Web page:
HC Deb 18 March 1958 vol 584 cc1070-2
15. Mr. Hale

asked the President of the Board of Trade whether, following his recent interview with representatives of the workers and employers in the cotton industry and the municipal representatives of the cotton towns, he is now in a position to make a statement on Government policy on the cotton industry.

19. Mr. Allaun

asked the President of the Board of Trade if he will make a statement on the outcome of his meeting on 12th March with twenty-three representatives of the United Textile Factory Workers Association about their "Plan for Cotton."

Sir D. Eccles

The five mayors and the representatives of the textile trade unions discussed with me the problems of the Lancashire cotton industry and, in particular, the duty-free imports of cloth from the Commonwealth. In addition, I had a valuable exchange of views with the trade union representatives about the conclusions and recommendations in the report "Plan for Cotton". I told both delegations that we hoped the inter-industry negotiations for the limitation of supplies from India and Pakistan would soon be resumed. The Permanent Secretary of the Board of Trade is about to go to Hong Kong in order to have talks with the textile industry there.

Mr. Hale

In so far as I was able to hear that reply in the noise made from the other side of the House, it appeared as unsatisfactory as the people with whom the right hon. Gentleman negotiated said it was. Is the right hon. Gentleman not aware by now that in this great industry, since the Tories came into office, one man in every four employed had been driven out of the industry by the end of last year, that factories are still closing down, that nothing has been done, that at the last General Election, in 1955, the Tories fought in Lancashire on a promise to aid the industry and that nothing of any kind has been done by the Government who are suffering from creeping paralysis?

Sir D. Eccles

If the hon. Member had been able to hear my reply, I think he would not have found it so unsatisfactory. Negotiations are now proceeding.

Mr. Allaun

Which of the seventeen constructive proposals made by the trade unions does the right hon. Gentleman feel able to accept and act upon, particularly since it is felt in Lancashire that without Government support for these proposals the industry will further and further decline?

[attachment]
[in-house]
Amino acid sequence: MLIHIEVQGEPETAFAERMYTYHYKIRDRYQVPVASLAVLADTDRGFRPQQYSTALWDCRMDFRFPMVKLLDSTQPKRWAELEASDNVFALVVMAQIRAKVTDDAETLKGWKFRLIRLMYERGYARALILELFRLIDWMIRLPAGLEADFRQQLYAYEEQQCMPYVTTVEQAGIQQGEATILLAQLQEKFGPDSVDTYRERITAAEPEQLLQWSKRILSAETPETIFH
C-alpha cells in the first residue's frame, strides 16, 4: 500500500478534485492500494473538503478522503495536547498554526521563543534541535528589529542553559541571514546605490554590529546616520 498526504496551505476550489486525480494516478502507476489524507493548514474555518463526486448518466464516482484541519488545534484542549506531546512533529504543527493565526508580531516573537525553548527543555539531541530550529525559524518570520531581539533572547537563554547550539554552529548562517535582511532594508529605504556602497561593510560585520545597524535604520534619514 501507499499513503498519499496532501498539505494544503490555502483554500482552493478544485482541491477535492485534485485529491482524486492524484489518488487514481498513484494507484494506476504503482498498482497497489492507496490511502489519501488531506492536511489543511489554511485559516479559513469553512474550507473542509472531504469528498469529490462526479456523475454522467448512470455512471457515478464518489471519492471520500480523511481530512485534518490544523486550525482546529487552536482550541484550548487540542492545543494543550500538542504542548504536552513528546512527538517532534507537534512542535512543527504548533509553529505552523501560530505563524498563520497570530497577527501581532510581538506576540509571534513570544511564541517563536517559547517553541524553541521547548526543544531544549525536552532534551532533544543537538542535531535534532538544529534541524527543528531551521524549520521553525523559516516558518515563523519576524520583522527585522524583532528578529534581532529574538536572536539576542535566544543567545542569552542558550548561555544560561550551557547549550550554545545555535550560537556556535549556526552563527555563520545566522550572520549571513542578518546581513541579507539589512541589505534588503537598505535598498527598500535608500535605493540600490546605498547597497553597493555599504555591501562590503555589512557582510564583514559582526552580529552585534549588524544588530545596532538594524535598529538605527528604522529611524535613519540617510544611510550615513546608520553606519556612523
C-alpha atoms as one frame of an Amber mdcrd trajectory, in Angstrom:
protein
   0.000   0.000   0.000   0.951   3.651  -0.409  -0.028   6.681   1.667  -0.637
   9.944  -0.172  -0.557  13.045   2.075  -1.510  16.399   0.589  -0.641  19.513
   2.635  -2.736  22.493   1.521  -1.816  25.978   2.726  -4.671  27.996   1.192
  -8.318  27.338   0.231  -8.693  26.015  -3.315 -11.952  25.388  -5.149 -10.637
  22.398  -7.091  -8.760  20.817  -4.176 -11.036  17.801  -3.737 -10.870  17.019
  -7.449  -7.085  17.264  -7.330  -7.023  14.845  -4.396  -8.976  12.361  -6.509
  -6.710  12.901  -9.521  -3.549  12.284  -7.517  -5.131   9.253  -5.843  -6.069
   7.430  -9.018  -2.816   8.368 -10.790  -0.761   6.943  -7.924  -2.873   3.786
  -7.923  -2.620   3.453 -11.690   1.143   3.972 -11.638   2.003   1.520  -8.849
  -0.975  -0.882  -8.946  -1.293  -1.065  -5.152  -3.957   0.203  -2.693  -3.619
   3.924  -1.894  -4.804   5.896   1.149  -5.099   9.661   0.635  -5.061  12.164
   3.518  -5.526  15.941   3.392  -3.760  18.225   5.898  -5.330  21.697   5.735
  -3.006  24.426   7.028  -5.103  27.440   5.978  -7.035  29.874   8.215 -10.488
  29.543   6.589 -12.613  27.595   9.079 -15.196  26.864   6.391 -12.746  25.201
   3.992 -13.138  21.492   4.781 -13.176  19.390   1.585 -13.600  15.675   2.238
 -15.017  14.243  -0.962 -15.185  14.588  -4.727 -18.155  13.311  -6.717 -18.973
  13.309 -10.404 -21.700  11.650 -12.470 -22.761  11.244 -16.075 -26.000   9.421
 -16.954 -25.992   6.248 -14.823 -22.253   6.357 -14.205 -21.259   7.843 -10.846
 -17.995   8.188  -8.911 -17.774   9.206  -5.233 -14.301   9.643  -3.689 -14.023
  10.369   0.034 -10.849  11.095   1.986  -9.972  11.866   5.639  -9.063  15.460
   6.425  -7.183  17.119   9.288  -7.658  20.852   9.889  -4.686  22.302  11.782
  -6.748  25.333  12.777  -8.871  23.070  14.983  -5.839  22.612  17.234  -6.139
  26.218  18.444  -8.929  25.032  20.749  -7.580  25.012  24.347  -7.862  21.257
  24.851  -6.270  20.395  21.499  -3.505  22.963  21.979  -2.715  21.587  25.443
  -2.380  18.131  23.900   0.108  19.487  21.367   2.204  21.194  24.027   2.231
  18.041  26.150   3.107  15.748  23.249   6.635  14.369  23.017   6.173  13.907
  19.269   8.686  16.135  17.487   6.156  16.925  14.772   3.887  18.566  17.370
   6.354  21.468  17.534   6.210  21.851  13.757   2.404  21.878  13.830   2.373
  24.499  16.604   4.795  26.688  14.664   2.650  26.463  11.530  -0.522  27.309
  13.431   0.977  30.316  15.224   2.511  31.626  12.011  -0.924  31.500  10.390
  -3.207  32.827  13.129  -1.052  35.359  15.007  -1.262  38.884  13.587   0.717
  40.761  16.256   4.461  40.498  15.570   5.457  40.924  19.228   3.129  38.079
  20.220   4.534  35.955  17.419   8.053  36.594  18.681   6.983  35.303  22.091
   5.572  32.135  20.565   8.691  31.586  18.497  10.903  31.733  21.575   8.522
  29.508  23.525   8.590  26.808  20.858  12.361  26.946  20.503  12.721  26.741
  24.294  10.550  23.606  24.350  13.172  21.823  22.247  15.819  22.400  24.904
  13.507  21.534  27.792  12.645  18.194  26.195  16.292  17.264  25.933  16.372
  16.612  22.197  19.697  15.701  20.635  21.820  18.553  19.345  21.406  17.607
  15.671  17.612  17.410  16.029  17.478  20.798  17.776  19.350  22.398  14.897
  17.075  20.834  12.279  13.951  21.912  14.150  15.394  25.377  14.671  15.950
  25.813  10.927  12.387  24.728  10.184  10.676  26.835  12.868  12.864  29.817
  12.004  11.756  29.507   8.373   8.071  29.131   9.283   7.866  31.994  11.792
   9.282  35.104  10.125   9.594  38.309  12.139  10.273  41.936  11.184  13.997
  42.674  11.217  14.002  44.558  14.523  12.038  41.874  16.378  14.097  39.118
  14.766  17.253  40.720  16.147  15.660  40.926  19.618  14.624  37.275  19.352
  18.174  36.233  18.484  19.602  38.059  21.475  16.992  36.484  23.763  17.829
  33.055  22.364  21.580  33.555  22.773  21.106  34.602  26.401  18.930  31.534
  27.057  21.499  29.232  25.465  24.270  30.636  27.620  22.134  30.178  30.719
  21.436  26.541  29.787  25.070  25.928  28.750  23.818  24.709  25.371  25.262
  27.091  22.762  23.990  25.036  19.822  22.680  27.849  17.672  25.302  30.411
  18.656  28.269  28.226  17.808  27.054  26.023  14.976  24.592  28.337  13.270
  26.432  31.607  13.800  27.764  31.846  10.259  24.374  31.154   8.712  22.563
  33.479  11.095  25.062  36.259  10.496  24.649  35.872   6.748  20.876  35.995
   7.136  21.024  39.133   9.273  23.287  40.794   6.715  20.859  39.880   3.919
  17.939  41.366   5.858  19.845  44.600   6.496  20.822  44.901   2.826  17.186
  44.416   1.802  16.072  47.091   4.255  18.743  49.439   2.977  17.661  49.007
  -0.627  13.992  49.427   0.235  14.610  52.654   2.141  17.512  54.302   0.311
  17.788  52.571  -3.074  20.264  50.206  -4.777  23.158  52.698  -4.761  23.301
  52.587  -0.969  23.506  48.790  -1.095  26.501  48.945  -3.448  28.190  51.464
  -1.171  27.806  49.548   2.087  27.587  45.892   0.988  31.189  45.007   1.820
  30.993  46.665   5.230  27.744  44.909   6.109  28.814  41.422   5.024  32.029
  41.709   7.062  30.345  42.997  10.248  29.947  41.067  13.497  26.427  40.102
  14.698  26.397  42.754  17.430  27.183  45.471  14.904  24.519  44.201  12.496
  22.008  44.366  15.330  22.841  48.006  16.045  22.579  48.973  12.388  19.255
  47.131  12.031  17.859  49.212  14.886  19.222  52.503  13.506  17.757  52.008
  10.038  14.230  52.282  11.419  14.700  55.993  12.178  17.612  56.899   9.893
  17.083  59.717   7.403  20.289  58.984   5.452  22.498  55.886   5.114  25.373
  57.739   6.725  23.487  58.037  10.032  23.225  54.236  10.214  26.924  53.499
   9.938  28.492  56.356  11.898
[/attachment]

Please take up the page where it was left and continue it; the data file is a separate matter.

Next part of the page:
Sir D. Eccles

I told the trade union delegation that I would be interested to know which of the seventeen recommendations had the support of both sides of the industry.

Mr. S. Silverman

Will the right hon. Gentleman bear in mind that both sides of the industry would like to know what his proposals are? Will he remember that many of us have been pressing the Government ever since 1951 for plans for the cotton industry, whose rapid contraction was known to everybody, and that throughout the whole of that time the Government have not offered a single proposal of their own but have always dealt with proposals made to them in the way in which the right hon. Gentleman dealt with my hon. Friends' Questions just now?

Sir D. Eccles

What the hon. Member said is not true. We have put imports coming in from countries other than the Commonwealth under quota, but it is a different thing to put quotas on Commonwealth goods.

16. Mr. Hale

asked the President of the Board of Trade what was the amount of imports into this country of cotton cloth, stated by yardage and by value, in the twelve months ended 30th September, 1951, and in the twelve months to the last most convenient date for computation.

Sir D. Eccles

The imports of woven cotton fabrics in the year ended 30th September, 1951, were 329 million linear yards at a value of £36.3 million, and during the calendar year 1957 amounted to 364 million linear yards valued at £30.3 million.

Mr. Hale

Is the right hon. Gentleman aware that the import figures given in his own statistics, up to the most recent date, show that there has been roughly a sixteen-fold increase in imports of cotton woven cloth as compared with 1952? Further, is he not aware that over this period his attention has constantly been called to the matter? Are not the negotiations that we are now told about very belated? Will he say what he is going to do?

Sir D. Eccles

The hon. Member will find that the figures I gave provide an accurate answer to his question. We now hope that these voluntary agreements will be concluded.

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